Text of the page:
A rare, but quite efficient, mechanism of spiral wave break up involves supernormal excitability in certain domains. It is associated with a decrease in the excitation threshold with decreasing diastolic interval (DI). Typically, if it exists in a model, it promotes the development of conduction blocks through collisions between the rapidly advancing wavefronts and subsequent stacking at short DI, eventually leading to the initiation of wavebreaks. Breakup occurs particularly close to the spiral tip. Supernormal CV can also lead to heterogeneity of refractoriness at shallow APD restitution, in which case scalloping occurs [40]. The mechanism of spiral wave break initiation that we report in the present article is somewhat similar to this phenomenon. With uniform global light perturbations, we are able to impose supernormal CVs on the propagating electrical activity. This results in the development of wave blocks within the domain that are visible as white lines in Fig 1E. In our studies, the reentry occurs once the factor causing supernormality is withdrawn, i.e., the light perturbation is removed, allowing the wavefront and wave back to restore their normal velocities.

Here, we attribute the onset of the mechanism of wavebreak initiation to the elevation in the resting membrane potential upon illumination. Elevation of the resting potential results in the prolongation of the recovery time of the Na channel. In the model, it is described by the time constant of the j-gate. This influences the CV restitution at short diastolic intervals and prolongs the effective refractory period to potentiate conduction block [61, 62]. Application of light to the domain containing the spiral wave causes the wavefront to speed up, but the waveback simultaneously slows down. This leads to wavefront-waveback interactions which further contribute to the formation of conduction blocks. Our studies show that these conduction blocks appear soon after the light is turned on. Subsequently, existing electrical activity in the doamin to propagate around the blocked regions, resulting in the development of wavebreaks. However, spiral waves formed around these wavebreaks rotate with much longer periods and larger cores, as compared to spirals formed in the absence of illumination. Thus in many cases, these spirals survive only for a few cycles. On the contrary, when a wavebreak is formed by switching off the light (as demonstrated in Fig 2F), the electrical activity within the domain freezes temporarily, allowing the excitable tissue around the break to recover. The spatial distribution of repolarized tissue re-organizes and a spiral is formed with shorter period and smaller core. Thus wavebreaks triggered at the start of the ‘dark’ period lead to sustained reentry.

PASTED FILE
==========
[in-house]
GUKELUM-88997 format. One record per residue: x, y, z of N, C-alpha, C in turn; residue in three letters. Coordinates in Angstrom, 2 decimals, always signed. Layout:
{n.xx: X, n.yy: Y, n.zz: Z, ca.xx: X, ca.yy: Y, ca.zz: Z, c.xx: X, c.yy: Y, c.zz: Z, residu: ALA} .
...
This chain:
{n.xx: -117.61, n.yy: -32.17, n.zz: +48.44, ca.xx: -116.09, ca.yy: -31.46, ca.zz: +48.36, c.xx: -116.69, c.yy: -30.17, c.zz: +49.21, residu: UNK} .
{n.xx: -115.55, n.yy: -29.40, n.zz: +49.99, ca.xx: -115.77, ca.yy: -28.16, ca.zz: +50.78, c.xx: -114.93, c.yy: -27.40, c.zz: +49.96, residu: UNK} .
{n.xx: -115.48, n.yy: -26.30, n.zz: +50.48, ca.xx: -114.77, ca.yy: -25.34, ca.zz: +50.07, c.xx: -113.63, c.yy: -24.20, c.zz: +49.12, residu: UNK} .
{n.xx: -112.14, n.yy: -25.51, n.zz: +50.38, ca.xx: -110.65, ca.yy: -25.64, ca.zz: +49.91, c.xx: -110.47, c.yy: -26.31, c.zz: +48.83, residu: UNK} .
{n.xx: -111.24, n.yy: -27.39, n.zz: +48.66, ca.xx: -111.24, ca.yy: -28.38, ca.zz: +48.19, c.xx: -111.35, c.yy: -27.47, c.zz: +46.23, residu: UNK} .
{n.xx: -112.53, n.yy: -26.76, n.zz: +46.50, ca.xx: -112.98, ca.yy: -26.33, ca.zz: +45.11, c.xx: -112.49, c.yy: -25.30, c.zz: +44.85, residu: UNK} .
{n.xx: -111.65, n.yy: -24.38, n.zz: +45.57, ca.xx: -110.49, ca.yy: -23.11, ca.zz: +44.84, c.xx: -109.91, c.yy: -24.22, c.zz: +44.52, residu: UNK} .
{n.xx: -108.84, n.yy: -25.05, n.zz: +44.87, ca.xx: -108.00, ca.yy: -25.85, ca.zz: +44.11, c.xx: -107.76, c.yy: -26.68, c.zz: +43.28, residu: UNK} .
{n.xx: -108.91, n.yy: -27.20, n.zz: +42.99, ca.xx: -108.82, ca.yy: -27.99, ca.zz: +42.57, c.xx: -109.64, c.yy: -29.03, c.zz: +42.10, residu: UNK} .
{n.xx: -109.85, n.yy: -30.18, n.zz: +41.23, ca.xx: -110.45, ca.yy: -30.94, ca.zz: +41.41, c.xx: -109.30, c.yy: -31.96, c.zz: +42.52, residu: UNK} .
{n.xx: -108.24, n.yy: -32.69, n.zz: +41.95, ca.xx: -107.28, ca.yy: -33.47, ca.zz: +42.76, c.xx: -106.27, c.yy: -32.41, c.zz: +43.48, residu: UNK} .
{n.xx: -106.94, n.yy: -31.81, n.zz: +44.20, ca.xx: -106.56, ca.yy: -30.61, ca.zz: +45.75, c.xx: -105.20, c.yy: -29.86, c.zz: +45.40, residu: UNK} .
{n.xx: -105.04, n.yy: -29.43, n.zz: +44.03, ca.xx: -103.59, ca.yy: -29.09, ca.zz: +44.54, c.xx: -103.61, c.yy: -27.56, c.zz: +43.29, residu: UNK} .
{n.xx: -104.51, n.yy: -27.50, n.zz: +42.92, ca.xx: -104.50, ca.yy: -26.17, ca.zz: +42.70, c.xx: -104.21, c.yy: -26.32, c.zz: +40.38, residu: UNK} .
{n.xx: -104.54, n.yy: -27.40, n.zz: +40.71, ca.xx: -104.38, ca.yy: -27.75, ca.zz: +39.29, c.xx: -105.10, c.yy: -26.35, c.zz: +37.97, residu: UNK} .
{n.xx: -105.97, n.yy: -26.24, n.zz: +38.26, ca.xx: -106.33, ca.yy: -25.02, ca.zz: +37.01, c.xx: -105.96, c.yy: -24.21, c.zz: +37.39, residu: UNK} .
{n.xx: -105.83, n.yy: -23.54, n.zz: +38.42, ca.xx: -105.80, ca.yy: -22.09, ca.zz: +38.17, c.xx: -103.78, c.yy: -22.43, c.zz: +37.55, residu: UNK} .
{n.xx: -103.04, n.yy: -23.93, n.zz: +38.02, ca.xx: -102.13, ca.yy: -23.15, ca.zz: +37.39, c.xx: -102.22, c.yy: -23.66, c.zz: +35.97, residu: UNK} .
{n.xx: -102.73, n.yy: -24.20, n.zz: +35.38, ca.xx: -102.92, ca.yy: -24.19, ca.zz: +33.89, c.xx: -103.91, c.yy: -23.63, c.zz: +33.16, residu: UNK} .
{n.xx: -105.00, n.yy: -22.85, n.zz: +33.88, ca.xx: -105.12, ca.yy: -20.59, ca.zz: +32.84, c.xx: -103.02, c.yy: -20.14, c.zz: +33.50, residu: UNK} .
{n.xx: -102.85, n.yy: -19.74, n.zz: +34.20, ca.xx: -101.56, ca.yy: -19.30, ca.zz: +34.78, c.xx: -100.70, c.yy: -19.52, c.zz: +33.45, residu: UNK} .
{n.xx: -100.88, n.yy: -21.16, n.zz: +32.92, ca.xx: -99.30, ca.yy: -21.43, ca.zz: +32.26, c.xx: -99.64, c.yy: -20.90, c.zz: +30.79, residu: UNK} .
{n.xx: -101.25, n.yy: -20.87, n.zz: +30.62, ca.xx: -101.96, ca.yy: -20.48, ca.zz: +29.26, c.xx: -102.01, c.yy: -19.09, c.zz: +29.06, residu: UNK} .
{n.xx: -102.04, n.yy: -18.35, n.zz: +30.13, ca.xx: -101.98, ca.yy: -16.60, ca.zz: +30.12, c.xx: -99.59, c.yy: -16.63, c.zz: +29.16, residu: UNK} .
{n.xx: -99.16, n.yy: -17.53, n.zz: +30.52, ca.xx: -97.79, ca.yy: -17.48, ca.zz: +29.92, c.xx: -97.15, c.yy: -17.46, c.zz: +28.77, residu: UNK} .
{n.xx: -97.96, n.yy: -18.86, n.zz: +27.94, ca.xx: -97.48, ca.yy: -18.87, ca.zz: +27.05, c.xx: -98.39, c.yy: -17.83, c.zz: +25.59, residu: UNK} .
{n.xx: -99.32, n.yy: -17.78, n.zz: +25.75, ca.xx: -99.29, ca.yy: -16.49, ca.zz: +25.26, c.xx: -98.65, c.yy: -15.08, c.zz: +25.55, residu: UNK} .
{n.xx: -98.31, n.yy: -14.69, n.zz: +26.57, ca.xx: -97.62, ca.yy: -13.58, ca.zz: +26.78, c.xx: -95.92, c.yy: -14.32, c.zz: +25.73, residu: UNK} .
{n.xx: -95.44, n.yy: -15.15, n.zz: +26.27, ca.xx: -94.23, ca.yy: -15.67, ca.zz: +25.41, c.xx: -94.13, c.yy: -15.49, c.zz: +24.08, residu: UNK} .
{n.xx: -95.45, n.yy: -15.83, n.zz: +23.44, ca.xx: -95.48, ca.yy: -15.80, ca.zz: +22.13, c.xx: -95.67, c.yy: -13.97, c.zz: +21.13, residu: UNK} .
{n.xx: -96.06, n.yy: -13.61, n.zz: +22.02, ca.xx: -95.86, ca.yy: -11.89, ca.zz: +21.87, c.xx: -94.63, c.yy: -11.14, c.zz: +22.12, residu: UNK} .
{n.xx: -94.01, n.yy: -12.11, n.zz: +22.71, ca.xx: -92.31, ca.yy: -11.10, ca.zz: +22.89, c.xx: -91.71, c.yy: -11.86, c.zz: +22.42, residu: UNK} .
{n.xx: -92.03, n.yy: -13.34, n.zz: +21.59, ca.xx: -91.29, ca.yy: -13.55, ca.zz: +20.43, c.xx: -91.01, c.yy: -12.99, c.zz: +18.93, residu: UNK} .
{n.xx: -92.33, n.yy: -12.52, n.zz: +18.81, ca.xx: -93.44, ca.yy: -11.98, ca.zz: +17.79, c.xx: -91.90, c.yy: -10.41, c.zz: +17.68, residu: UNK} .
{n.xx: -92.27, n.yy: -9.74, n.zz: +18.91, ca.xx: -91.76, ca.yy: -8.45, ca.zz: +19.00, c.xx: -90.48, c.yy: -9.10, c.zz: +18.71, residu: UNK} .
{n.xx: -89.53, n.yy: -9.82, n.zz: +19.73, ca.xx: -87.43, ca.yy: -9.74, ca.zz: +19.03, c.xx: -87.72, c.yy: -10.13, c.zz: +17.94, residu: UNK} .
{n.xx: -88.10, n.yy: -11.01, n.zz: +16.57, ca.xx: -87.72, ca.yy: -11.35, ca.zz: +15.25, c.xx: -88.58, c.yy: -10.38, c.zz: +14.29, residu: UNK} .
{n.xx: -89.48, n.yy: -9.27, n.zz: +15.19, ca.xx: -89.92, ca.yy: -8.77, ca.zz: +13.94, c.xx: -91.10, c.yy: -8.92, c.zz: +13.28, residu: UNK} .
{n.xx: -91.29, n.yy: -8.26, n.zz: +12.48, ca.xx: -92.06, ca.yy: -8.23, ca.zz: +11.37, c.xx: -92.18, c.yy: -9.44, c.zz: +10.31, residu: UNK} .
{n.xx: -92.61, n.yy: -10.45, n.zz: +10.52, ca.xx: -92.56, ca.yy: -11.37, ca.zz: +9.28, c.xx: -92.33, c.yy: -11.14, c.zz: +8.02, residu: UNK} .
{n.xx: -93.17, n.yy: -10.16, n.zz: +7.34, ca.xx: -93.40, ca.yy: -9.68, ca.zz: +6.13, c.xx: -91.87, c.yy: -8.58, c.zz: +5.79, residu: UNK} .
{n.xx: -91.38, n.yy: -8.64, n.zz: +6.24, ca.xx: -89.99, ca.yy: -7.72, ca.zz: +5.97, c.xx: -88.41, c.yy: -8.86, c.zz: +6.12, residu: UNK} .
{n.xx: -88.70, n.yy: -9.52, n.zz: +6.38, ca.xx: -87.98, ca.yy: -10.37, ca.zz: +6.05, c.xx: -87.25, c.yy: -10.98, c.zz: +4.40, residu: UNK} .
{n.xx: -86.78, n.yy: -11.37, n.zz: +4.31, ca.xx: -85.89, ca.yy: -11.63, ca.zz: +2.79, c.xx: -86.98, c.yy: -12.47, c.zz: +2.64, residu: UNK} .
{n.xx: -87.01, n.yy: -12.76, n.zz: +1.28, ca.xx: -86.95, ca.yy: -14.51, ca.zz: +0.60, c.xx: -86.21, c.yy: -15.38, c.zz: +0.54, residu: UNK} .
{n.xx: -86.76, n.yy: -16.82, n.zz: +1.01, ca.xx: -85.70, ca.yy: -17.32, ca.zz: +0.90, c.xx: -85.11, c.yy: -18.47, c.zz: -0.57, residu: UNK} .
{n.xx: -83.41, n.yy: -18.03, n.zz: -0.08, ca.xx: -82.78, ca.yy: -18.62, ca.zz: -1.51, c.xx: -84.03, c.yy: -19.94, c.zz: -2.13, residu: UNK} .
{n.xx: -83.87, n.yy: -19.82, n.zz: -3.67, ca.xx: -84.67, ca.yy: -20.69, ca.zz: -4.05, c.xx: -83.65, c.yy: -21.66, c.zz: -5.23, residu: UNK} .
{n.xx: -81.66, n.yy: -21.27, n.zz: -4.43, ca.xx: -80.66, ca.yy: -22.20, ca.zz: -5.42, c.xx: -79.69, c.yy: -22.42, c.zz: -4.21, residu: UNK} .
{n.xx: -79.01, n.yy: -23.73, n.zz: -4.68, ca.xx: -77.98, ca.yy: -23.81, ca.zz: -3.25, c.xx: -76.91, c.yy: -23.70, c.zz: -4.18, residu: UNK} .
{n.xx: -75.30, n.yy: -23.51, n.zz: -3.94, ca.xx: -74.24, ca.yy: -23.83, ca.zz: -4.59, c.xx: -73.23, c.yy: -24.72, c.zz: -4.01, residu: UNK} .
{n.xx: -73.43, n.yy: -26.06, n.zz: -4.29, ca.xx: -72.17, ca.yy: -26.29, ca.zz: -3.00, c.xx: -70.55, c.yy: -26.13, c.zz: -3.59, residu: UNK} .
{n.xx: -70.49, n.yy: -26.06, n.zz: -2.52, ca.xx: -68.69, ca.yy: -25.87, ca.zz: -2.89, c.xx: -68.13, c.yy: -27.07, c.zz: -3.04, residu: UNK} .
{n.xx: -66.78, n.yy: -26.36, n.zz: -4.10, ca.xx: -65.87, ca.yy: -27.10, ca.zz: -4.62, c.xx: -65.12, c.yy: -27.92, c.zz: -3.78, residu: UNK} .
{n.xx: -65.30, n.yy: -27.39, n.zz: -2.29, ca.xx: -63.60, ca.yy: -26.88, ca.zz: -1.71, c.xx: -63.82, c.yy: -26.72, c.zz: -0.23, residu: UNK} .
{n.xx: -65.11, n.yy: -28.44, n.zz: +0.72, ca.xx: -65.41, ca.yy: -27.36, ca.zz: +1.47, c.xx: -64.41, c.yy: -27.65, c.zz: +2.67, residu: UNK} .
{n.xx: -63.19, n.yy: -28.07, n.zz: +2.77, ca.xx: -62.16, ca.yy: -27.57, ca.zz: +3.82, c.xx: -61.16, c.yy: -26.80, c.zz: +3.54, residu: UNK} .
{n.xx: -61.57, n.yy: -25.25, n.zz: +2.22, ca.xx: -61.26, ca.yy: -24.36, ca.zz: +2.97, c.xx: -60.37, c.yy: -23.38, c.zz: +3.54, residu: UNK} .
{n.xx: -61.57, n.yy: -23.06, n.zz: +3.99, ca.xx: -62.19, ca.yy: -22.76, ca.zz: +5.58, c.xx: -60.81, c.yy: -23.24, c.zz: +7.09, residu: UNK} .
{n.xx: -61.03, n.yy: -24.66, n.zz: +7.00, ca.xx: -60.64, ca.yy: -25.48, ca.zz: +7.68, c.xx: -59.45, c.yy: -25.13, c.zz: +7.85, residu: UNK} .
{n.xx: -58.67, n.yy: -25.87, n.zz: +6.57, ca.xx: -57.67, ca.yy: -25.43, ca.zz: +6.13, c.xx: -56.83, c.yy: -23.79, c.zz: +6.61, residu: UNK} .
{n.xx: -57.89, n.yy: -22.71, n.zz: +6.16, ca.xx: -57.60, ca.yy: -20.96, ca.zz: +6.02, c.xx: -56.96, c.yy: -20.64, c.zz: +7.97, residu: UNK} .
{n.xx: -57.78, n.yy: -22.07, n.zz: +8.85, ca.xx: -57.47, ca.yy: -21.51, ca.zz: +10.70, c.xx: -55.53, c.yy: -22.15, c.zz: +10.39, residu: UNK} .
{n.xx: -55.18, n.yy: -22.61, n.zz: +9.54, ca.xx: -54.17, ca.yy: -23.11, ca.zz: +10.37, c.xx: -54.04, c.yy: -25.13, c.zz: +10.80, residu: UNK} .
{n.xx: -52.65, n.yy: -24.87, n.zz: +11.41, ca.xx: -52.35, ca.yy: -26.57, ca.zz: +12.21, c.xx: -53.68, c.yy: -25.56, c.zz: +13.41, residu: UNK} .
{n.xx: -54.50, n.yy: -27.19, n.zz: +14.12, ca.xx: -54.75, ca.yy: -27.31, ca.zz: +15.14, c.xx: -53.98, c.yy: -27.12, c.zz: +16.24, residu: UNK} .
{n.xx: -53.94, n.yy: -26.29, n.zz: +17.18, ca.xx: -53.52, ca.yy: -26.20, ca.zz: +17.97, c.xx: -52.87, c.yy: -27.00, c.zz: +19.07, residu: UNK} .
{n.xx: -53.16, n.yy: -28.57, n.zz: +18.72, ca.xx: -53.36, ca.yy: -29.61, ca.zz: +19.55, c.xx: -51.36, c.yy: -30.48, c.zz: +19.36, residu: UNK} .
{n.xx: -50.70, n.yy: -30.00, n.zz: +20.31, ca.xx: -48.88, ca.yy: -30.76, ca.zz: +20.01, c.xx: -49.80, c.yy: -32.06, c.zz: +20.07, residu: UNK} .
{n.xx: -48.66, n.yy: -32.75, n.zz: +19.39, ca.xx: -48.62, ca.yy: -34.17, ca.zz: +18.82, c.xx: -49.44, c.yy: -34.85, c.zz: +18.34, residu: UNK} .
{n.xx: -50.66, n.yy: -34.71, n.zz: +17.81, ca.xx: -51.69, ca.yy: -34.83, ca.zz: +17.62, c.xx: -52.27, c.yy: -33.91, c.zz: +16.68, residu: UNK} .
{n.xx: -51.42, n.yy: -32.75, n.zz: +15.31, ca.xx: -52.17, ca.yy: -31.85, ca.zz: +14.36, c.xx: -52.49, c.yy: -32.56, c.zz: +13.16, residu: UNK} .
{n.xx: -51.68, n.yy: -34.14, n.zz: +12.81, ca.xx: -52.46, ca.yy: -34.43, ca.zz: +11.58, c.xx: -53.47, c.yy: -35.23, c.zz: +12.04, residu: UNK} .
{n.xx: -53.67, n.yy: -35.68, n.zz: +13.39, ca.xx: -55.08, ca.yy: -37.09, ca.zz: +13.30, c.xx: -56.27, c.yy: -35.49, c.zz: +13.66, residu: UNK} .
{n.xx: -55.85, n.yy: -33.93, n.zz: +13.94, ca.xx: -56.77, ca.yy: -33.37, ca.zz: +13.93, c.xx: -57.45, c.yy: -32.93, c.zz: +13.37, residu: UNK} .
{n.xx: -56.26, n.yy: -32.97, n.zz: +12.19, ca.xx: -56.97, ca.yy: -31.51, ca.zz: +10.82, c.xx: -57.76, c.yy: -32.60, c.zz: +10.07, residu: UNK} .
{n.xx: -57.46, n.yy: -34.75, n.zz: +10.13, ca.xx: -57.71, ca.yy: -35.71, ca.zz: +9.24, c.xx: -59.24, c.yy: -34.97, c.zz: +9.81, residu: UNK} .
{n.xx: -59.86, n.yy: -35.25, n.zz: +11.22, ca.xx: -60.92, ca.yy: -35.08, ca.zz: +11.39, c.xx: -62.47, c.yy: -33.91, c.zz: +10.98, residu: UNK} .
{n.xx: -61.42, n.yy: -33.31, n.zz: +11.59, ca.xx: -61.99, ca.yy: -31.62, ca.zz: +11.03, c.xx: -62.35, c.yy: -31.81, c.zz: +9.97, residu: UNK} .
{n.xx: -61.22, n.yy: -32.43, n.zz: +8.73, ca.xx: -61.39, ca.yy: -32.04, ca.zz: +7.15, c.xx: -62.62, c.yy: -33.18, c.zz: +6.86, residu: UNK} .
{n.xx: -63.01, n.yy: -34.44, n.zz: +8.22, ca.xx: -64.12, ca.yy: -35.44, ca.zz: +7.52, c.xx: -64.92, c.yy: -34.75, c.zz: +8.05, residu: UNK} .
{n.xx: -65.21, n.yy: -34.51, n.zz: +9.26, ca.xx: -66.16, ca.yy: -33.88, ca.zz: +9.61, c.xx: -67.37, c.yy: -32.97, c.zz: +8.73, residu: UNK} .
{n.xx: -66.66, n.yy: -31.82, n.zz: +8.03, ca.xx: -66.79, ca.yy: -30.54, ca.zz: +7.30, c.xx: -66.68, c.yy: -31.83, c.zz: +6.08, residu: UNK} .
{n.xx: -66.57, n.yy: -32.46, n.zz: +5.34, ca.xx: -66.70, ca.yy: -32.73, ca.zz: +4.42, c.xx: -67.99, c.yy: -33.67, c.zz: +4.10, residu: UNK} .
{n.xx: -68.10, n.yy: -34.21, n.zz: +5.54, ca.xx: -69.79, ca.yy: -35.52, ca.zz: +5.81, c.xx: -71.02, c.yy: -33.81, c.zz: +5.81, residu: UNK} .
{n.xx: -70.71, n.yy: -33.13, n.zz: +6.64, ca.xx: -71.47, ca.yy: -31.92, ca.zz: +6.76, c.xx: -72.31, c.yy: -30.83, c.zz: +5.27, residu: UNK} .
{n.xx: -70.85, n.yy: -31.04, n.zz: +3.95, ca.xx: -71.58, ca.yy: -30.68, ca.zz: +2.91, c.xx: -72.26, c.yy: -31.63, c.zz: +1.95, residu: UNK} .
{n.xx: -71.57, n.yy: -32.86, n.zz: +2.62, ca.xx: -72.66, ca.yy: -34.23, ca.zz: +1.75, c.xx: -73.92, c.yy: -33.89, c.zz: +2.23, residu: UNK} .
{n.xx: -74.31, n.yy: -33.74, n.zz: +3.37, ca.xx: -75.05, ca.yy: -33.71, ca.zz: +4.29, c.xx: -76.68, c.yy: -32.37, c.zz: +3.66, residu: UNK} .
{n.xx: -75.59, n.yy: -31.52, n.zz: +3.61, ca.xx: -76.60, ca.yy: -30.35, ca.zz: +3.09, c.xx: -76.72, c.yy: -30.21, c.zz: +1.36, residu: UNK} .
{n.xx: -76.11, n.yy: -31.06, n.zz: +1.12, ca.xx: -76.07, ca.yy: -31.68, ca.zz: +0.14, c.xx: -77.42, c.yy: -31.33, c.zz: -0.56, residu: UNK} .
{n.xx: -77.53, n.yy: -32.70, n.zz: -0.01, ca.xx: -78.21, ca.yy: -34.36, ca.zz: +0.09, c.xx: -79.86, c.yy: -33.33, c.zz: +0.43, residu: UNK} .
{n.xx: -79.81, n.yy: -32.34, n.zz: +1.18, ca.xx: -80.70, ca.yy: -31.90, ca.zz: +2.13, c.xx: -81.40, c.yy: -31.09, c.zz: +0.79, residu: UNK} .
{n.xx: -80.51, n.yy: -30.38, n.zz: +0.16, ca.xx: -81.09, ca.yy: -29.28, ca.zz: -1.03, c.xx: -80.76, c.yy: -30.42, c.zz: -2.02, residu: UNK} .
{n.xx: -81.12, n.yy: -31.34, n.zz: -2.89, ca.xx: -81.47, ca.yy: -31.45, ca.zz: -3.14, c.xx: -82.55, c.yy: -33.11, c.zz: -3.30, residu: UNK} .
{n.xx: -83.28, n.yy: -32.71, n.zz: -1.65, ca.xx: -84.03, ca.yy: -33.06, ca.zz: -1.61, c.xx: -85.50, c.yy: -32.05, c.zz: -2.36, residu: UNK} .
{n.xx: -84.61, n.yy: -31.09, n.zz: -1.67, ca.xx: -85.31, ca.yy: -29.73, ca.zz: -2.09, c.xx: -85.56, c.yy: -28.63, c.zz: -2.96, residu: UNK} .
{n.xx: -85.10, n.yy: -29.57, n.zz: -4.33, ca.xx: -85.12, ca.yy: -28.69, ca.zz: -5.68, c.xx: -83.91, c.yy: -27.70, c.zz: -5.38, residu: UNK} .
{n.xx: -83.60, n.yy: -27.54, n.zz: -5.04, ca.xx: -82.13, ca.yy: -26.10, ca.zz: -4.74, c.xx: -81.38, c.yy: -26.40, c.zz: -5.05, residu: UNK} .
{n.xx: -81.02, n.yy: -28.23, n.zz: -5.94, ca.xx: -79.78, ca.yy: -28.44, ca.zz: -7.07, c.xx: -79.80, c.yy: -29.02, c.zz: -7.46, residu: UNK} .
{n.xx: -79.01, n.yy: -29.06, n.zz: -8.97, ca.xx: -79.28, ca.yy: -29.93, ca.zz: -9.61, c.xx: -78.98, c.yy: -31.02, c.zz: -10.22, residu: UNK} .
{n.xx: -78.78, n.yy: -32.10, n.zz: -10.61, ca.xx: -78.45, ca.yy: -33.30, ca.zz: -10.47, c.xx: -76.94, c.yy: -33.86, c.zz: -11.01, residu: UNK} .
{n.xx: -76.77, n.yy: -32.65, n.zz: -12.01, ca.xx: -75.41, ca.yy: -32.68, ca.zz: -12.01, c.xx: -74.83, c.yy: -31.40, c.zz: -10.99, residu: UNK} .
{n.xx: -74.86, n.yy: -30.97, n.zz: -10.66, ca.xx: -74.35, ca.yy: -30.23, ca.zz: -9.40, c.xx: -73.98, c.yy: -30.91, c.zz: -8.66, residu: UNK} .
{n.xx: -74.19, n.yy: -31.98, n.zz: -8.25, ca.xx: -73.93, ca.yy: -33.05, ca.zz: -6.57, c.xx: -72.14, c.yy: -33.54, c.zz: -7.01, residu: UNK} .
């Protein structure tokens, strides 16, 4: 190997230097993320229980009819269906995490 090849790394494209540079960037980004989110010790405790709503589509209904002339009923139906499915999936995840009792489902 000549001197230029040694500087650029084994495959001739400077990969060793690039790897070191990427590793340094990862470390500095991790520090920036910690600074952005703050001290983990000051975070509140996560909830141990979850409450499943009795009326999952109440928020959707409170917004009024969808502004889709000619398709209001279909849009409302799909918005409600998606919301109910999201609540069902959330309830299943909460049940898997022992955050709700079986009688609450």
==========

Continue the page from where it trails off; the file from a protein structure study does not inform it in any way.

Finally, the effect of global sub-threshold stimulation was studied in simple ionic models of cardiac tissue, in the context of electrical defibrillation. A particularly close phenomenon was reported by Sridhar and Sinha [63], who demonstrated the possibility to terminate electrical activity using a time-invariant global sub-threshold electrical stimulation to achieve synchronization. Their study indicated that an electric pulse of length was sufficient to cause this effect. Our studies showed (see S3 Video) that if the stimulus in [63] was instead, applied at low frequency (1–2Hz), using pulses of very short duration (), then such perturbation could also initiate wavebreaks. However, such breaks occur within a very restricted parameter régime and critically rely on the frequency of the applied perturbation for sustenance, owing to the sensitive dependence of the response of the single cell AP morphology, on the phase of the AP at which the stimulus is applied.